Nuclear Command and Control
Compared to intelligence and early-warning systems, the impact of AI is unlikely to have a material impact on nuclear command and control, which for several decades have synthesized automation but not autonomy. As we have seen in these pages, algorithms that underlie complex autonomous systems today are too unpredictable, vulnerable (to cyber attacks), unexplainable (the “black-box” problem), brittle, and myopic to be used unsupervised in safety-critical domains. For now, there is a broad consensus amongst nuclear experts and nuclear-armed states that, even if the technology permitted, AI decision-making that directly impacts nuclear command-and-control functions (i.e., missile-launch decisions), should not be pre-delegated to AIs. Whether this fragile consensus can withstand mounting first-mover advantage temptations in a multipolar nuclear order is less certain. Whether human commanders — predisposed to anthropomorphize subjects, cognitive offloading, and automation bias — can avoid the temptation to view AI as a panacea for the cognitive fallibilities of human decision-making is also unclear. The question, therefore, is perhaps less whether nuclear-armed states will adopt AI technology into the nuclear enterprise, but rather by whom, when, and to what degree.
Nuclear and Non-Nuclear Missile Delivery Systems
AI technology will likely affect the nuclear weapon delivery systems in several ways. First, machine-learning algorithms may be used to improve the accuracy, navigation (pre-programed guidance parameters), autonomy (“fire-and-forget” functionality) of missiles, and precision — mainly used in conjunction with hypersonic glide vehicles. For example, China’s DF-ZF maneuverable hypersonic glide vehicle is a dual-capable (nuclear and conventionally armed) prototype with autonomous functionality.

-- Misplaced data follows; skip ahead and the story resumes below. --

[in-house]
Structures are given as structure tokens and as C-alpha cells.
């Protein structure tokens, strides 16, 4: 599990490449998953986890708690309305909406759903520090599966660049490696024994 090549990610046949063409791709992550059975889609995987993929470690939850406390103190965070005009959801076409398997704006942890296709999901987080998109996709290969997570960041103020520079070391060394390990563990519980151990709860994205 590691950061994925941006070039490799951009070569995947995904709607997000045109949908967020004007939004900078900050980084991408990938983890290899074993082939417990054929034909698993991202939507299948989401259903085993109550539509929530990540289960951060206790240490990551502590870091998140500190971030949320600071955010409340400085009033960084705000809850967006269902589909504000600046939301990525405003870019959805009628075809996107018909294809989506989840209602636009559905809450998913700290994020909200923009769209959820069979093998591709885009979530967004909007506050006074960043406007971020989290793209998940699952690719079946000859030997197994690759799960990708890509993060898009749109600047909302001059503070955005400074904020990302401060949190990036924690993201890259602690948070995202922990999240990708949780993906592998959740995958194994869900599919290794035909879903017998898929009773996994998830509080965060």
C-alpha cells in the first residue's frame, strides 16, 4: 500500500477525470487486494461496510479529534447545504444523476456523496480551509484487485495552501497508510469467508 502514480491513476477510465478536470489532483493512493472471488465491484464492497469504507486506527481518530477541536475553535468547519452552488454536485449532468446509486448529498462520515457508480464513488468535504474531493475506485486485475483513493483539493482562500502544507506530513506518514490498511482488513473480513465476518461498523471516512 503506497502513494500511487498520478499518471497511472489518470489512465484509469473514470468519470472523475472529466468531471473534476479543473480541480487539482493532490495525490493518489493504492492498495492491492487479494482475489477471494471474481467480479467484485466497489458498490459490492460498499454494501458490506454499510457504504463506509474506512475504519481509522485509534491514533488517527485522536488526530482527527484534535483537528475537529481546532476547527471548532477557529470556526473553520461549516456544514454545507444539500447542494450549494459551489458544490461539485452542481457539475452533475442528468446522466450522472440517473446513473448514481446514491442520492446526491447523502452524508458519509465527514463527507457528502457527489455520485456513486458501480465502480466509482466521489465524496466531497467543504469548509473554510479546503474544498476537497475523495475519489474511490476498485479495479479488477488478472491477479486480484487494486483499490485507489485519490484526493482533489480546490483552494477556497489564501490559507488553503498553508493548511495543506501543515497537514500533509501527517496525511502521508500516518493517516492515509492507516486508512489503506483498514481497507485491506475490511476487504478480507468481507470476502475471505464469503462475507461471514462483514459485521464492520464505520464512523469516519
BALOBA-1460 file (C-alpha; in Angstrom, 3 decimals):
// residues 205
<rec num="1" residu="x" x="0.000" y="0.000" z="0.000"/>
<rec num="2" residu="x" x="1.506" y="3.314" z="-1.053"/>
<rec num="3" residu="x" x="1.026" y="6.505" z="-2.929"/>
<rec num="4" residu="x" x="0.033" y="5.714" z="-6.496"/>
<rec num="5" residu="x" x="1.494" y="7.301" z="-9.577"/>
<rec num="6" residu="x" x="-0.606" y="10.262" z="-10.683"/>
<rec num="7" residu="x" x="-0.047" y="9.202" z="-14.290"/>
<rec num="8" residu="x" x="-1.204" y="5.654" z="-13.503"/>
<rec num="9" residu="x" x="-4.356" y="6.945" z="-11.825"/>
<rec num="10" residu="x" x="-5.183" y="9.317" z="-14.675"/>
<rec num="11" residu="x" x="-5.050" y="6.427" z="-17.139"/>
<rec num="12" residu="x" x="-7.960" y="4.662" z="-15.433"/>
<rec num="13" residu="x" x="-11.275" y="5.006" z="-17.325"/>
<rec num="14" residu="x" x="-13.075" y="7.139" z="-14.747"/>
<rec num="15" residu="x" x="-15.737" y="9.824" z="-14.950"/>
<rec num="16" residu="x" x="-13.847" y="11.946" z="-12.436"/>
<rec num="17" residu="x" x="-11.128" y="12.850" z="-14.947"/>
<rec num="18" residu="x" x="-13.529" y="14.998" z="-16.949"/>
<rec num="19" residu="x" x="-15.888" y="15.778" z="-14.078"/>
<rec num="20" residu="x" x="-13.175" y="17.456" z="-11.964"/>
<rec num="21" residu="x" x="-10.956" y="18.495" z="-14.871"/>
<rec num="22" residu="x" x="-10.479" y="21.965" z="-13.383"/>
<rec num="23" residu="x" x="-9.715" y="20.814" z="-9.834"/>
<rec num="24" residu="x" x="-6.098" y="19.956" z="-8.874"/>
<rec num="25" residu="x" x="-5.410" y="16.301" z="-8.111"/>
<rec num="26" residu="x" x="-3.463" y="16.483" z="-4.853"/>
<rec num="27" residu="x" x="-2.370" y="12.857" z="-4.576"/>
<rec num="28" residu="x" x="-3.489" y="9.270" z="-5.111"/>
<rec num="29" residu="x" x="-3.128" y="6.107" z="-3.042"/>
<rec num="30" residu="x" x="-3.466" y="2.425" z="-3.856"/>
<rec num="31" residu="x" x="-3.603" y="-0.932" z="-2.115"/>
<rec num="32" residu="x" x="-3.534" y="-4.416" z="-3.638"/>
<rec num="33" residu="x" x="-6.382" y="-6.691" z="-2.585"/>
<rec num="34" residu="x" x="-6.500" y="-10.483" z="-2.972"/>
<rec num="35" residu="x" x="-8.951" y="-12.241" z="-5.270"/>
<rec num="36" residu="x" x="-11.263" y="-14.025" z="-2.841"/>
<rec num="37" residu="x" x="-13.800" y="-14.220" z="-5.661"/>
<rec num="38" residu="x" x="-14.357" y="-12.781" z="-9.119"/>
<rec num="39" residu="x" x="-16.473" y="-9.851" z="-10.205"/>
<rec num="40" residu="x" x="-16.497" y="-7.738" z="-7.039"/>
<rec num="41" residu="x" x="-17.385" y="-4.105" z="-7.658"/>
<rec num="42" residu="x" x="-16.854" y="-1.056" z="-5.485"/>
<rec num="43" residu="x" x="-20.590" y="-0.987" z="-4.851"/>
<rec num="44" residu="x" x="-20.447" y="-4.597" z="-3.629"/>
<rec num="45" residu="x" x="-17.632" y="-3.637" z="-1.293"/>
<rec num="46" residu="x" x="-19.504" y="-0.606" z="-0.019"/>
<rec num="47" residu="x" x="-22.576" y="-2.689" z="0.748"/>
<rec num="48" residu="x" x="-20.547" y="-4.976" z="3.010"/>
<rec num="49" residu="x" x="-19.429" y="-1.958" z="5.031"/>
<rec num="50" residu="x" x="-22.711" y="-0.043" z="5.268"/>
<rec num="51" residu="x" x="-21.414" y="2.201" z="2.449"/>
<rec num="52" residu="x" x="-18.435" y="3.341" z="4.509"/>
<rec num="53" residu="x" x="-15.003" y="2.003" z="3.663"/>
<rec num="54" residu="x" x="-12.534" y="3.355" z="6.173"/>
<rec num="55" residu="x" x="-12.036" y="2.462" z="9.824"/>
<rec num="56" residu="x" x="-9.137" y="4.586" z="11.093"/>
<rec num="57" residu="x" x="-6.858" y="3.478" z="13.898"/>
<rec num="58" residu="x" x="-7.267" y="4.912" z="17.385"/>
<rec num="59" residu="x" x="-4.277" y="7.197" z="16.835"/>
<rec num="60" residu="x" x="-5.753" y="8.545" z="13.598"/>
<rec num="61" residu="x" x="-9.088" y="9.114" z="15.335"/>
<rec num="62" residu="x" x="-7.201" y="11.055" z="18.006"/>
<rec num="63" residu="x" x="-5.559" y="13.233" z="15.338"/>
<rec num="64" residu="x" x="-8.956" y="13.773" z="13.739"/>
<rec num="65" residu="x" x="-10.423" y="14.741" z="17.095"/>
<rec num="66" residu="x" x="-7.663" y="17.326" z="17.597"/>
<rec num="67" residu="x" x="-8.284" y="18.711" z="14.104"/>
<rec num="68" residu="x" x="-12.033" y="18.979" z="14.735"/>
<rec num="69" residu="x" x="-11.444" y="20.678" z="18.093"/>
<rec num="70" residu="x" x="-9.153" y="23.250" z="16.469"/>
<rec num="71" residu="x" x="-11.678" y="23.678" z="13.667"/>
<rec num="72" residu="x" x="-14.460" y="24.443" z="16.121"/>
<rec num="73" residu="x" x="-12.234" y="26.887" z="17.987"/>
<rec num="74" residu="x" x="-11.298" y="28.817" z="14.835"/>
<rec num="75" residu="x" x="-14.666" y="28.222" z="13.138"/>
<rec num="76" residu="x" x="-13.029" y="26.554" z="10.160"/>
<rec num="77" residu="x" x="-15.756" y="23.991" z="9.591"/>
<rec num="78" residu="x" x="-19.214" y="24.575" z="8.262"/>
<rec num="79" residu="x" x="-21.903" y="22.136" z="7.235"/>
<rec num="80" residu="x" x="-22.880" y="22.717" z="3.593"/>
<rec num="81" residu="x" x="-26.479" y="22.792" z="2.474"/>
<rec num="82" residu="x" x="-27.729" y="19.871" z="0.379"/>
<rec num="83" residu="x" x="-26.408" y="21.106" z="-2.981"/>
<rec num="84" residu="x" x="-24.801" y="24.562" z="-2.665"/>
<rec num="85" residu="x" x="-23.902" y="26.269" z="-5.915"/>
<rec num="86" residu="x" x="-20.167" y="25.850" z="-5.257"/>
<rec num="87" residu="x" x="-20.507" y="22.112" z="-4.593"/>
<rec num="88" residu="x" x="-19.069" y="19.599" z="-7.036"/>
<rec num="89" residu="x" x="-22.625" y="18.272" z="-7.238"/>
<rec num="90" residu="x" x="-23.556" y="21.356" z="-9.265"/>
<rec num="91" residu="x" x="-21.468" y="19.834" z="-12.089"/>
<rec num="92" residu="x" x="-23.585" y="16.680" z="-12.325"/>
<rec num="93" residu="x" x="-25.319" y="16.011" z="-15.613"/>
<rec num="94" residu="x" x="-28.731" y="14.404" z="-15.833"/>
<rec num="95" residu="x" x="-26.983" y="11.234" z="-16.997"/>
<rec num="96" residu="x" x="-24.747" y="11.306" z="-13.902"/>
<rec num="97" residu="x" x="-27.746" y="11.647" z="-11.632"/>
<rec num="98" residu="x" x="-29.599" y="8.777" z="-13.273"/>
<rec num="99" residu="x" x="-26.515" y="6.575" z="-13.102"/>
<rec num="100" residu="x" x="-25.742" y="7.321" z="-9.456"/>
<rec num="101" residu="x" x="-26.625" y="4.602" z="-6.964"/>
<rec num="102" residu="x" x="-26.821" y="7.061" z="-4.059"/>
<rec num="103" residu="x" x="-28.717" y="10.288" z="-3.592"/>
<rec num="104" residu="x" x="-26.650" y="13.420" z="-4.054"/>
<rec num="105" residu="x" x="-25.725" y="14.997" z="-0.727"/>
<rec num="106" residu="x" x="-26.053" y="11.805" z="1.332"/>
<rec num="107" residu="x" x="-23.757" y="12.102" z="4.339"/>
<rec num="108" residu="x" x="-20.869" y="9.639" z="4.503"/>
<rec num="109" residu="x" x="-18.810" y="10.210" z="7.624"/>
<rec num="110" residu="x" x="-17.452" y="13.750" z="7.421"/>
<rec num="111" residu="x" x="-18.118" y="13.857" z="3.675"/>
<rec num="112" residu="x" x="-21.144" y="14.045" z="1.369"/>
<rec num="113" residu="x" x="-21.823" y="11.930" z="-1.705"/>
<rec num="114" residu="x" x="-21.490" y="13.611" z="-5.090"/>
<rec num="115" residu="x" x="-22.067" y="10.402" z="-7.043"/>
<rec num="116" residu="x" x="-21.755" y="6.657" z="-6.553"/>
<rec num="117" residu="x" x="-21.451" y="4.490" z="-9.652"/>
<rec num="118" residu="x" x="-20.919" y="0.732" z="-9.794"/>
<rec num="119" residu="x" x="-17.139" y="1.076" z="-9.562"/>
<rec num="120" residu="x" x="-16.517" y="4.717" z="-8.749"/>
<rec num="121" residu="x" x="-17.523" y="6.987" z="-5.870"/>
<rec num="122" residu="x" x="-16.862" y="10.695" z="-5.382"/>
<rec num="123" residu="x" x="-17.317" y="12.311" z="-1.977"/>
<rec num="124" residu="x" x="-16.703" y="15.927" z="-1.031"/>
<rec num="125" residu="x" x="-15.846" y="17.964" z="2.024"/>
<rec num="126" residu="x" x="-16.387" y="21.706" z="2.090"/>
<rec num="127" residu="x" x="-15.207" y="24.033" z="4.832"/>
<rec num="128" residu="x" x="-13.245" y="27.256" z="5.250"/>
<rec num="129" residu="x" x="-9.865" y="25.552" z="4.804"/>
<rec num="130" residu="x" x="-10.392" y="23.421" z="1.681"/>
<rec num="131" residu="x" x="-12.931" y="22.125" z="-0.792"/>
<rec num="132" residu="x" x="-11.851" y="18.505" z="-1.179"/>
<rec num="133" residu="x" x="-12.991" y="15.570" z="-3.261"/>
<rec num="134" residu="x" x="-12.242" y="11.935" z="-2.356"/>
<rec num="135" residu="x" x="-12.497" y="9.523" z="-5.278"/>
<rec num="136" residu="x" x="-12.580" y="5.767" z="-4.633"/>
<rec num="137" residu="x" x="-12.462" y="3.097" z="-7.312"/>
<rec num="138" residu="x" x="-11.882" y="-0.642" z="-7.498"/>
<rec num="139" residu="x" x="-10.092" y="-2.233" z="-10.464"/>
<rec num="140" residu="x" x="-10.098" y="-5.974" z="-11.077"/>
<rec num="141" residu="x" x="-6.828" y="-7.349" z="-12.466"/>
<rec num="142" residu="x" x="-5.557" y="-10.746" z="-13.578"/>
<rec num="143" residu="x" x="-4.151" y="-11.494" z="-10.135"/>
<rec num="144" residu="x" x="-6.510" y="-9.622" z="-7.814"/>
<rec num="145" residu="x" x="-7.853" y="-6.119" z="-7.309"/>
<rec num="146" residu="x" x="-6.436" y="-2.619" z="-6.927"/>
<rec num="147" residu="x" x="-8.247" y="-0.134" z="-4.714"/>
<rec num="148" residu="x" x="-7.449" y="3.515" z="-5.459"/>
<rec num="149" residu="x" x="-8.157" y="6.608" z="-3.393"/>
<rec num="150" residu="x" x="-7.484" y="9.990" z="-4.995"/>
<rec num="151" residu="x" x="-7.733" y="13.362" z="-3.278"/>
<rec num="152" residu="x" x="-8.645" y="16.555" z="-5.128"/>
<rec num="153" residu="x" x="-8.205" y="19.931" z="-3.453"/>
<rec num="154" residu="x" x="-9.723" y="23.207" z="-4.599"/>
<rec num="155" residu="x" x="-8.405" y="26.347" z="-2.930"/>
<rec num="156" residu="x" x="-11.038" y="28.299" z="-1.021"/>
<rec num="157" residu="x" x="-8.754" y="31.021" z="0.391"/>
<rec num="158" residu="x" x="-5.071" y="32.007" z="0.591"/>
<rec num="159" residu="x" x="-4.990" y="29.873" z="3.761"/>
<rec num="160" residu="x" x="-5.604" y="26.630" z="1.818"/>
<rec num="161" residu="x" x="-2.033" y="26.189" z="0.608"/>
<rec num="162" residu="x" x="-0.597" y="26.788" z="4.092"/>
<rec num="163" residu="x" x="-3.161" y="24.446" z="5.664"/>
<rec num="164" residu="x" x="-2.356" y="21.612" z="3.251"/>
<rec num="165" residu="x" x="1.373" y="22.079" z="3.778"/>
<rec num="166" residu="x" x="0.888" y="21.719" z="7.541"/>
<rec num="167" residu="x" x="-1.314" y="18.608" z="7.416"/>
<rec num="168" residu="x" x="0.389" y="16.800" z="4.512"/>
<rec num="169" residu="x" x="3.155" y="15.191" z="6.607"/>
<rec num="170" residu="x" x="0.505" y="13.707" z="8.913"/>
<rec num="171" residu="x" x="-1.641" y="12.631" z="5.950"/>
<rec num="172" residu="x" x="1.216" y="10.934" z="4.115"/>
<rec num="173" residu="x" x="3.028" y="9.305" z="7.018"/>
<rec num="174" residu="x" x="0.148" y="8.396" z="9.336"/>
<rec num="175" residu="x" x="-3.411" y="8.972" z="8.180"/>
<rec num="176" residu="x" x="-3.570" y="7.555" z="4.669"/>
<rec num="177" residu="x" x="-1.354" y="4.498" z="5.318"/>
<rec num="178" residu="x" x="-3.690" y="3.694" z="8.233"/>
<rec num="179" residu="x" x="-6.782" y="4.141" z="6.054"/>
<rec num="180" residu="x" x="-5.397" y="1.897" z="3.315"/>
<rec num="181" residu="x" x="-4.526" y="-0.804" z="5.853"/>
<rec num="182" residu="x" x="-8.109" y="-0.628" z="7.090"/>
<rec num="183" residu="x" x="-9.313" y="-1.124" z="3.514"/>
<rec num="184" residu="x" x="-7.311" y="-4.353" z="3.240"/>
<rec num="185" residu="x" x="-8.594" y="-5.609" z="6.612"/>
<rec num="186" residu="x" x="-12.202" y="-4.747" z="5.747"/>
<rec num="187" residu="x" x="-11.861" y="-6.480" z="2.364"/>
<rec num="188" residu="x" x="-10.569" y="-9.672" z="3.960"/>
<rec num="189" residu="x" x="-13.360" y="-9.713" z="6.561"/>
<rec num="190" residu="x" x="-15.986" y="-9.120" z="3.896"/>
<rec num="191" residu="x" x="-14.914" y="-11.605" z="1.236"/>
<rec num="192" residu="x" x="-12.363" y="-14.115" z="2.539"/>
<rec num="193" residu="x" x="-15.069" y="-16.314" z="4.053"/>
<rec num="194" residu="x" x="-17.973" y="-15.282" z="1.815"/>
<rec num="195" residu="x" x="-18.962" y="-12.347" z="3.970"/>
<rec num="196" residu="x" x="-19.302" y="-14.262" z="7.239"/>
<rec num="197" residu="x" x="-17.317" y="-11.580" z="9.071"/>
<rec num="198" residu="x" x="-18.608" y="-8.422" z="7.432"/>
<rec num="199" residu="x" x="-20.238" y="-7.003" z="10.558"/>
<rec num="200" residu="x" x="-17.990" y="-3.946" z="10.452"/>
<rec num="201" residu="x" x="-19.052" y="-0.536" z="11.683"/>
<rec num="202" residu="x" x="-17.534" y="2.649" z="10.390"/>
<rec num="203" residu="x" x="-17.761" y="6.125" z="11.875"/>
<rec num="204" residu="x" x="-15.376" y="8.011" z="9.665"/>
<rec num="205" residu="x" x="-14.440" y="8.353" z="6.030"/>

Second, it could improve the resilience and survivability of nuclear launch platforms against adversary countermeasures such as electronic warfare jamming or cyber attacks — that is, autonomous AI-enhancements would remove the existing vulnerabilities of communications and data links between launch vehicles and operators.
Third, the extended endurance of AI-augmented unmanned (i.e., unmanned underwater vehicles and unmanned combat aerial vehicles) platforms used in extended intelligence, reconnaissance, and surveillance missions — that cannot be operated remotely — can potentially increase their ability to survive countermeasures and reduce states’ fear of a nuclear decapitation. This is especially the case in asymmetric nuclear dyads, such as United States-Russia, India-Pakistan, and United States-China. AI and autonomy might also strengthen states’ second-strike capability — and thus deterrence — and even support escalation management during a crisis or conflict.
Conventional Counterforce Operations